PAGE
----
Some fast smallmouth bass action can be had between the two upper dams on Route 119 in Winchester and below the lower of these two dams. I’ve never caught anything over 14 inches in that section, but the bass are a lot of fun on a light spinning or fly rod. Inline spinners or small spinnerbaits are a good lure choice, as are Muddler Minnows and bead-head Wooly Buggers for fly anglers.
Depending on time of year, the section from the Fiske Mill Dam in Hinsdale to the confluence with the Connecticut River can be great for smallmouth bass and walleye, with the occasional largemouth thrown in for good measure. Do your homework on this section because some areas can be fished from shore, some by wading, and others only by boat. The mouth of the Ashuelot River, in particular, is a great location for walleye and smallmouth bass in spring, and for channel catfish in summer.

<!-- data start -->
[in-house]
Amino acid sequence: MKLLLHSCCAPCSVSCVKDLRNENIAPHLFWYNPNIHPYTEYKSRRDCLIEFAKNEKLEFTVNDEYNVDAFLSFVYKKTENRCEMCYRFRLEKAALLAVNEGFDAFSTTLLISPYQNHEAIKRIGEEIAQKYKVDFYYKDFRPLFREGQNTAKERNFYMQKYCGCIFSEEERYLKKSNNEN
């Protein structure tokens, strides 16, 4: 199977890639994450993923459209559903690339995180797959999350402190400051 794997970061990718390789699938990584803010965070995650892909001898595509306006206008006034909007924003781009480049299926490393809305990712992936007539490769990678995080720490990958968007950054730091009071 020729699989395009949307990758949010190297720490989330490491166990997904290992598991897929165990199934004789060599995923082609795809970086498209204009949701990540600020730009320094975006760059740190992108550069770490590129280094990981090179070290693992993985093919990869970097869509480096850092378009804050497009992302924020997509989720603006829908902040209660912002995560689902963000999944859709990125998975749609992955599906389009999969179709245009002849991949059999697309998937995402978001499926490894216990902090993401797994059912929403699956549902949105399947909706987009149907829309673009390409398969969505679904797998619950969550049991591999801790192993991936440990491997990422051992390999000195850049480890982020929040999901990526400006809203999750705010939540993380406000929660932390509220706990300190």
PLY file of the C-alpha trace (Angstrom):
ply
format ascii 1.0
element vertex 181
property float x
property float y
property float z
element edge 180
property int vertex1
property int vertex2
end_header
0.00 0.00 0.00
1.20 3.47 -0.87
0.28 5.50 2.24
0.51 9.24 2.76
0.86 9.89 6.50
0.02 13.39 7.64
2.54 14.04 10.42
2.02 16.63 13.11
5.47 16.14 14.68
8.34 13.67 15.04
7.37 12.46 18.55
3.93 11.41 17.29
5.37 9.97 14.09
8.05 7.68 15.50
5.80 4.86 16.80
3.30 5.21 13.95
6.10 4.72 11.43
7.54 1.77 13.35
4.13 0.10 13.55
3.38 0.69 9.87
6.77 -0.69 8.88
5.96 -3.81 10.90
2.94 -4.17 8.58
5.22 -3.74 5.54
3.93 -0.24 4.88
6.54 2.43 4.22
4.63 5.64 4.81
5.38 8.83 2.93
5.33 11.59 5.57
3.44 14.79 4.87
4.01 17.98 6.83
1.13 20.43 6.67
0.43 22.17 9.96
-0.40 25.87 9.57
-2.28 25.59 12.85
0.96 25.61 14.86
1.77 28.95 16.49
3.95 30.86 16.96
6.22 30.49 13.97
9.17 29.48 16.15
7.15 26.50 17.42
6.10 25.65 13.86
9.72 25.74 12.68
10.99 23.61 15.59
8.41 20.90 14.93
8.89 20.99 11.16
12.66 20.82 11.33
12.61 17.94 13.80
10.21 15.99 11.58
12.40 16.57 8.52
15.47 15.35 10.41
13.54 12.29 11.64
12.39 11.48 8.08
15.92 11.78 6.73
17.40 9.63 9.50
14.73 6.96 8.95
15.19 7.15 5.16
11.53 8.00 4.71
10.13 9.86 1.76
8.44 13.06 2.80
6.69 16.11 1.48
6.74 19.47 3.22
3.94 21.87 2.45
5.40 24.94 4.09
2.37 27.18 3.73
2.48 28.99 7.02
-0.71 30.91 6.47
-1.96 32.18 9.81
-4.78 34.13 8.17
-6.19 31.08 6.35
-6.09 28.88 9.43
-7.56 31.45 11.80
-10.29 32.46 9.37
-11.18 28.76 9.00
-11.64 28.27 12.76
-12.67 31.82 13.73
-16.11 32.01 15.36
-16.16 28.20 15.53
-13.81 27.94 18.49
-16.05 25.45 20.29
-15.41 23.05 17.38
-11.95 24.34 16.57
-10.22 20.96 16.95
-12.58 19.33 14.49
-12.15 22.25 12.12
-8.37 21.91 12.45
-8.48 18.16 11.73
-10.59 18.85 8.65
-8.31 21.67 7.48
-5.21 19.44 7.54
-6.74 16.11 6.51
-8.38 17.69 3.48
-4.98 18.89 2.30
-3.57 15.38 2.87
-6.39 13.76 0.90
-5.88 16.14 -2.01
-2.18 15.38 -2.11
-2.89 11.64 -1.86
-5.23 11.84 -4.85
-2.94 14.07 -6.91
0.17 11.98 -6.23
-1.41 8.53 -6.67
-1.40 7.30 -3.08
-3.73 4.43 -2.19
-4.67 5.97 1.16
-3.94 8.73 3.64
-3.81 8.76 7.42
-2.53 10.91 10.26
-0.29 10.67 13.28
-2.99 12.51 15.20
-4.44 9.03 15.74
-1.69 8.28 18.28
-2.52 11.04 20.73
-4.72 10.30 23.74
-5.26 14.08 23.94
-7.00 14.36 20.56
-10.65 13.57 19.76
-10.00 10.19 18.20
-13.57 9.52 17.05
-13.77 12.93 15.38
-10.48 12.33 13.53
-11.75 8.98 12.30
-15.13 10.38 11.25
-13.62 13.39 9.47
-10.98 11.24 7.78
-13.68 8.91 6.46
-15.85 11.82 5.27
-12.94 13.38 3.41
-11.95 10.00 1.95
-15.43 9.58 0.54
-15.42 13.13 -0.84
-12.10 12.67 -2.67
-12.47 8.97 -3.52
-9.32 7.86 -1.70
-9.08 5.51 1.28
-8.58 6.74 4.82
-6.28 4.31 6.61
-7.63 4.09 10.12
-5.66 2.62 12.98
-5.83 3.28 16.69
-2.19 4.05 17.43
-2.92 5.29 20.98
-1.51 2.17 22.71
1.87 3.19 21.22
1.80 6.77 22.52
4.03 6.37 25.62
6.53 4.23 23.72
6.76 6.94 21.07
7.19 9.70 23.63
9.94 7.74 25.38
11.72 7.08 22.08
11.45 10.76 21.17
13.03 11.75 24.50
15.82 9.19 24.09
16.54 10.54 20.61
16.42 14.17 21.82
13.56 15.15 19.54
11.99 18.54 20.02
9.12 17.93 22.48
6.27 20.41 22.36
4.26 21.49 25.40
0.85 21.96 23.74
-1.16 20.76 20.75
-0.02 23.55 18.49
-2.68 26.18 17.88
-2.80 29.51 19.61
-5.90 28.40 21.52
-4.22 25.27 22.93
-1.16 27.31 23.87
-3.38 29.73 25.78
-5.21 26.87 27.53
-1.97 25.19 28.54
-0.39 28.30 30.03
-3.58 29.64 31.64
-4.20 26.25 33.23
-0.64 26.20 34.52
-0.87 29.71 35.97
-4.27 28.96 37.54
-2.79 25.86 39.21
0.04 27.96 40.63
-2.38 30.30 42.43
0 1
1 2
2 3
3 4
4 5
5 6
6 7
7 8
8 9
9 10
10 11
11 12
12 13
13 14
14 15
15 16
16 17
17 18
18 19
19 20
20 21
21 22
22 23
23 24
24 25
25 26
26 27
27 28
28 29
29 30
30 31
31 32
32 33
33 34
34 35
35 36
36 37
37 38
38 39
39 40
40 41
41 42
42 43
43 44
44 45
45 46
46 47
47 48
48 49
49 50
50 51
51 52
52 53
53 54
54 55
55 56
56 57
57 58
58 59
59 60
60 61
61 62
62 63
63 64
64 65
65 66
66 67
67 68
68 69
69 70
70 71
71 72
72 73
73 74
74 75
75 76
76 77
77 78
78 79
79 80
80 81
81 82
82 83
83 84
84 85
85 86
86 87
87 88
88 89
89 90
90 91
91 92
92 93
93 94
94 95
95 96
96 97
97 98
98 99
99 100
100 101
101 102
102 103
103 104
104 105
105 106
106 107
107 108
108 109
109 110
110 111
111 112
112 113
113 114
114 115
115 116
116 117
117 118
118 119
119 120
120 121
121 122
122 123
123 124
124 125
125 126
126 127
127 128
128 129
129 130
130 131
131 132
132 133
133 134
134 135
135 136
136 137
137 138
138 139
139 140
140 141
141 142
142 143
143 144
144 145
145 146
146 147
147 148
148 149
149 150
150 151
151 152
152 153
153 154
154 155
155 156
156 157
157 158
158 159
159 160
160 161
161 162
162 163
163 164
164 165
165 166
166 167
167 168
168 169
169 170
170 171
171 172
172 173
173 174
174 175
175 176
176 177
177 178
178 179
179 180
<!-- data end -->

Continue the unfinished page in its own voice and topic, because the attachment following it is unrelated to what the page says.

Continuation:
Jerkbaits, spinnerbaits, jigs tipped with curly tail grubs, and crankbaits have all served me well in this section. Last May, the Ashuelot was running high and muddy after a quick rainstorm, and I caught a spawned-out 19-inch walleye and a 15-inch brown trout on consecutive casts with a Rapala Husky Jerk, just feet from shore. I have also caught smallmouth bass up to 4 pounds and have seen walleye in excess of 6 pounds in this area of the river.
Regardless of your proximity to the Ashuelot River, it is worth your time to explore it, whether for an afternoon or several days. The variable habitat and multitude of species are enough to keep any angler interested and challenged.
Gabe Gries is a fisheries biologist for the New Hampshire Fish and Game Department. If there is a topic or body of water you’d like to hear more about, please email Gabe at firstname.lastname@example.org.